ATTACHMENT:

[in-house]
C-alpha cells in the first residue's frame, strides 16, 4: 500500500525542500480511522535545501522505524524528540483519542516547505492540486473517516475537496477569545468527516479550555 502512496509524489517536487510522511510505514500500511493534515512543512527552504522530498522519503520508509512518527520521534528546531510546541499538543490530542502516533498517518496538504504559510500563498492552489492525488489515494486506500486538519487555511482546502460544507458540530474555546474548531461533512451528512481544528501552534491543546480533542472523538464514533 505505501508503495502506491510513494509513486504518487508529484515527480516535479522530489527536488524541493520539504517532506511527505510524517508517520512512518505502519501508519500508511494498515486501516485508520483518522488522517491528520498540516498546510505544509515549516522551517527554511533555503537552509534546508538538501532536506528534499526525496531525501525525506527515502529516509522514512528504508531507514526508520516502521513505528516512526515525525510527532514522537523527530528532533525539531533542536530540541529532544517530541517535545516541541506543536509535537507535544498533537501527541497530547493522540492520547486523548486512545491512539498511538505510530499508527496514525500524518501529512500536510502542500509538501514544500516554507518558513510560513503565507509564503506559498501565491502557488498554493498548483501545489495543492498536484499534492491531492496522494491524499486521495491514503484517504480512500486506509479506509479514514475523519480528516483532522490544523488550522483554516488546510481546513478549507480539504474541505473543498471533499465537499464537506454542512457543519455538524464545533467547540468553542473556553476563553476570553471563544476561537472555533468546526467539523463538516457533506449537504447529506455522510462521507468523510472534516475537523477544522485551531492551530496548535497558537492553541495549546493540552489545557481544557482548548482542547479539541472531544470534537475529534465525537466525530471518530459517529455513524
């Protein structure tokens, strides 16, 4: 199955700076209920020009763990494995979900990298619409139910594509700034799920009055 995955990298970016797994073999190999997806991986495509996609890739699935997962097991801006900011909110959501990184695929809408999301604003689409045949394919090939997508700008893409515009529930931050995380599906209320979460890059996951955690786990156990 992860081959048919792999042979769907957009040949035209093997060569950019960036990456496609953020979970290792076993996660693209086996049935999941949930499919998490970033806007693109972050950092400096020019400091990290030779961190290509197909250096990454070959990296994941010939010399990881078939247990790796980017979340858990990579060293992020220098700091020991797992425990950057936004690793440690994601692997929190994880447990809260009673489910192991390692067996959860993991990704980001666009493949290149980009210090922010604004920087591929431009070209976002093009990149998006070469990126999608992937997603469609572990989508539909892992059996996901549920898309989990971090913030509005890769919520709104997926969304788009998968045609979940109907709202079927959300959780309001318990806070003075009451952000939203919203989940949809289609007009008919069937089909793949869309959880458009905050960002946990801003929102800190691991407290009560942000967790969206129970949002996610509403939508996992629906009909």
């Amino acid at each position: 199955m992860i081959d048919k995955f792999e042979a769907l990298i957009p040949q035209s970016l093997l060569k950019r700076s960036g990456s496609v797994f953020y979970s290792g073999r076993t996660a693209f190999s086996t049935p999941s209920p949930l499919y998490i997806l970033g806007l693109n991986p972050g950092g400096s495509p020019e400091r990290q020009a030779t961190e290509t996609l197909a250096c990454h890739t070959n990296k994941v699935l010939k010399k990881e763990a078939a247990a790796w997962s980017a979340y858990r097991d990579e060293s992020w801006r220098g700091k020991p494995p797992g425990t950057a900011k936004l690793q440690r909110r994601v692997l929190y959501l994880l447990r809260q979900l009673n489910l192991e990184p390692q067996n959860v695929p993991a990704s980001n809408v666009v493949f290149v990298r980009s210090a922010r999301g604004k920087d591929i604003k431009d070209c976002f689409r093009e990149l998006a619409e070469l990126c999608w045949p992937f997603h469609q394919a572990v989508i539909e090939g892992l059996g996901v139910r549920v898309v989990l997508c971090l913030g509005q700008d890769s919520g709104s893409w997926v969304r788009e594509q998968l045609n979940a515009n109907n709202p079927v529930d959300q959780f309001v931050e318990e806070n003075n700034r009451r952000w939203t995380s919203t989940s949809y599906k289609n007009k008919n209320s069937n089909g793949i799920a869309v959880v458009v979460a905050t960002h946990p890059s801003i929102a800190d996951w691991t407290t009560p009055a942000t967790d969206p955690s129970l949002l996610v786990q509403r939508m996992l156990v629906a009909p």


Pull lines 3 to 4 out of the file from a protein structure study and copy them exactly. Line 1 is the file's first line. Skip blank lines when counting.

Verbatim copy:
């Protein structure tokens, strides 16, 4: 199955700076209920020009763990494995979900990298619409139910594509700034799920009055 995955990298970016797994073999190999997806991986495509996609890739699935997962097991801006900011909110959501990184695929809408999301604003689409045949394919090939997508700008893409515009529930931050995380599906209320979460890059996951955690786990156990 992860081959048919792999042979769907957009040949035209093997060569950019960036990456496609953020979970290792076993996660693209086996049935999941949930499919998490970033806007693109972050950092400096020019400091990290030779961190290509197909250096990454070959990296994941010939010399990881078939247990790796980017979340858990990579060293992020220098700091020991797992425990950057936004690793440690994601692997929190994880447990809260009673489910192991390692067996959860993991990704980001666009493949290149980009210090922010604004920087591929431009070209976002093009990149998006070469990126999608992937997603469609572990989508539909892992059996996901549920898309989990971090913030509005890769919520709104997926969304788009998968045609979940109907709202079927959300959780309001318990806070003075009451952000939203919203989940949809289609007009008919069937089909793949869309959880458009905050960002946990801003929102800190691991407290009560942000967790969206129970949002996610509403939508996992629906009909």
């Amino acid at each position: 199955m992860i081959d048919k995955f792999e042979a769907l990298i957009p040949q035209s970016l093997l060569k950019r700076s960036g990456s496609v797994f953020y979970s290792g073999r076993t996660a693209f190999s086996t049935p999941s209920p949930l499919y998490i997806l970033g806007l693109n991986p972050g950092g400096s495509p020019e400091r990290q020009a030779t961190e290509t996609l197909a250096c990454h890739t070959n990296k994941v699935l010939k010399k990881e763990a078939a247990a790796w997962s980017a979340y858990r097991d990579e060293s992020w801006r220098g700091k020991p494995p797992g425990t950057a900011k936004l690793q440690r909110r994601v692997l929190y959501l994880l447990r809260q979900l009673n489910l192991e990184p390692q067996n959860v695929p993991a990704s980001n809408v666009v493949f290149v990298r980009s210090a922010r999301g604004k920087d591929i604003k431009d070209c976002f689409r093009e990149l998006a619409e070469l990126c999608w045949p992937f997603h469609q394919a572990v989508i539909e090939g892992l059996g996901v139910r549920v898309v989990l997508c971090l913030g509005q700008d890769s919520g709104s893409w997926v969304r788009e594509q998968l045609n979940a515009n109907n709202p079927v529930d959300q959780f309001v931050e318990e806070n003075n700034r009451r952000w939203t995380s919203t989940s949809y599906k289609n007009k008919n209320s069937n089909g793949i799920a869309v959880v458009v979460a905050t960002h946990p890059s801003i929102a800190d996951w691991t407290t009560p009055a942000t967790d969206p955690s129970l949002l996610v786990q509403r939508m996992l156990v629906a009909p």